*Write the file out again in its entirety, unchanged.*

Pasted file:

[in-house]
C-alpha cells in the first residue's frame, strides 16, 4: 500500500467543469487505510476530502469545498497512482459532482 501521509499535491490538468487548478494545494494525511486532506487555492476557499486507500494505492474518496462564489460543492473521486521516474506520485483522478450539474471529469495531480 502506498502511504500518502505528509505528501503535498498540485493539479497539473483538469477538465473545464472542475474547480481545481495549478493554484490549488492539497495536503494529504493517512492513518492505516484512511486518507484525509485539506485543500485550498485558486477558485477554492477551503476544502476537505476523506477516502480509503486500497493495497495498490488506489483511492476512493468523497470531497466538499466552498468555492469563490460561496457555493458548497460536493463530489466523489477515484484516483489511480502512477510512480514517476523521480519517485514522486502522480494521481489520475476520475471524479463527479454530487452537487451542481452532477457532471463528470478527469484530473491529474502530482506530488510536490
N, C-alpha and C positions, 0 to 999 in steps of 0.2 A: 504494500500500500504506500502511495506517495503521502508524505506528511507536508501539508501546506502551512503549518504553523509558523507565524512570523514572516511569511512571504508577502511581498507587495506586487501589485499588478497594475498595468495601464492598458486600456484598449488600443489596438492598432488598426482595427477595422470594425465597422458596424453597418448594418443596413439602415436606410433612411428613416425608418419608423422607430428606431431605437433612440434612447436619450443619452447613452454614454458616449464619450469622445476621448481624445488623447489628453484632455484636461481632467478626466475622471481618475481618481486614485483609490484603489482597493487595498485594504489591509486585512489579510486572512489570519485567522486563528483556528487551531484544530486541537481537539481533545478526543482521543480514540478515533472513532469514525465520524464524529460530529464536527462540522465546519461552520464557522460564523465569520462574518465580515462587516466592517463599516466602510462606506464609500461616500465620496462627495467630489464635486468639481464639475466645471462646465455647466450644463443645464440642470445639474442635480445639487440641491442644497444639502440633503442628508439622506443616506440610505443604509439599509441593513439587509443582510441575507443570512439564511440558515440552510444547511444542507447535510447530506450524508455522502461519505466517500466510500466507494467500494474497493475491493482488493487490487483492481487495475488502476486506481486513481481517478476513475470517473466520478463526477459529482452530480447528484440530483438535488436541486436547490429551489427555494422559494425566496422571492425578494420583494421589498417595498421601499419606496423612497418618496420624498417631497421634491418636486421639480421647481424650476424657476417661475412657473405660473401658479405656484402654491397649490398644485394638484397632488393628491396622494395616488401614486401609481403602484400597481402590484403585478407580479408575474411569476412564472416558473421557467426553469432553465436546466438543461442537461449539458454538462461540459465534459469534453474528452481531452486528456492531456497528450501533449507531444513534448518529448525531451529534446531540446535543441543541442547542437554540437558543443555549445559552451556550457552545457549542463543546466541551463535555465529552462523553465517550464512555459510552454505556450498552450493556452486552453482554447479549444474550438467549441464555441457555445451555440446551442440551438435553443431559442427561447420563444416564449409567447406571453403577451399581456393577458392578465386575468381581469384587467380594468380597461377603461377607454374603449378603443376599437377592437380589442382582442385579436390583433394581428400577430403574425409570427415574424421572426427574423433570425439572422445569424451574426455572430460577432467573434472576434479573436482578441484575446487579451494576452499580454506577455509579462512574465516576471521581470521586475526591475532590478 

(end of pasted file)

[in-house]
C-alpha cells in the first residue's frame, strides 16, 4: 500500500467543469487505510476530502469545498497512482459532482 501521509499535491490538468487548478494545494494525511486532506487555492476557499486507500494505492474518496462564489460543492473521486521516474506520485483522478450539474471529469495531480 502506498502511504500518502505528509505528501503535498498540485493539479497539473483538469477538465473545464472542475474547480481545481495549478493554484490549488492539497495536503494529504493517512492513518492505516484512511486518507484525509485539506485543500485550498485558486477558485477554492477551503476544502476537505476523506477516502480509503486500497493495497495498490488506489483511492476512493468523497470531497466538499466552498468555492469563490460561496457555493458548497460536493463530489466523489477515484484516483489511480502512477510512480514517476523521480519517485514522486502522480494521481489520475476520475471524479463527479454530487452537487451542481452532477457532471463528470478527469484530473491529474502530482506530488510536490
N, C-alpha and C positions, 0 to 999 in steps of 0.2 A: 504494500500500500504506500502511495506517495503521502508524505506528511507536508501539508501546506502551512503549518504553523509558523507565524512570523514572516511569511512571504508577502511581498507587495506586487501589485499588478497594475498595468495601464492598458486600456484598449488600443489596438492598432488598426482595427477595422470594425465597422458596424453597418448594418443596413439602415436606410433612411428613416425608418419608423422607430428606431431605437433612440434612447436619450443619452447613452454614454458616449464619450469622445476621448481624445488623447489628453484632455484636461481632467478626466475622471481618475481618481486614485483609490484603489482597493487595498485594504489591509486585512489579510486572512489570519485567522486563528483556528487551531484544530486541537481537539481533545478526543482521543480514540478515533472513532469514525465520524464524529460530529464536527462540522465546519461552520464557522460564523465569520462574518465580515462587516466592517463599516466602510462606506464609500461616500465620496462627495467630489464635486468639481464639475466645471462646465455647466450644463443645464440642470445639474442635480445639487440641491442644497444639502440633503442628508439622506443616506440610505443604509439599509441593513439587509443582510441575507443570512439564511440558515440552510444547511444542507447535510447530506450524508455522502461519505466517500466510500466507494467500494474497493475491493482488493487490487483492481487495475488502476486506481486513481481517478476513475470517473466520478463526477459529482452530480447528484440530483438535488436541486436547490429551489427555494422559494425566496422571492425578494420583494421589498417595498421601499419606496423612497418618496420624498417631497421634491418636486421639480421647481424650476424657476417661475412657473405660473401658479405656484402654491397649490398644485394638484397632488393628491396622494395616488401614486401609481403602484400597481402590484403585478407580479408575474411569476412564472416558473421557467426553469432553465436546466438543461442537461449539458454538462461540459465534459469534453474528452481531452486528456492531456497528450501533449507531444513534448518529448525531451529534446531540446535543441543541442547542437554540437558543443555549445559552451556550457552545457549542463543546466541551463535555465529552462523553465517550464512555459510552454505556450498552450493556452486552453482554447479549444474550438467549441464555441457555445451555440446551442440551438435553443431559442427561447420563444416564449409567447406571453403577451399581456393577458392578465386575468381581469384587467380594468380597461377603461377607454374603449378603443376599437377592437380589442382582442385579436390583433394581428400577430403574425409570427415574424421572426427574423433570425439572422445569424451574426455572430460577432467573434472576434479573436482578441484575446487579451494576452499580454506577455509579462512574465516576471521581470521586475526591475532590478 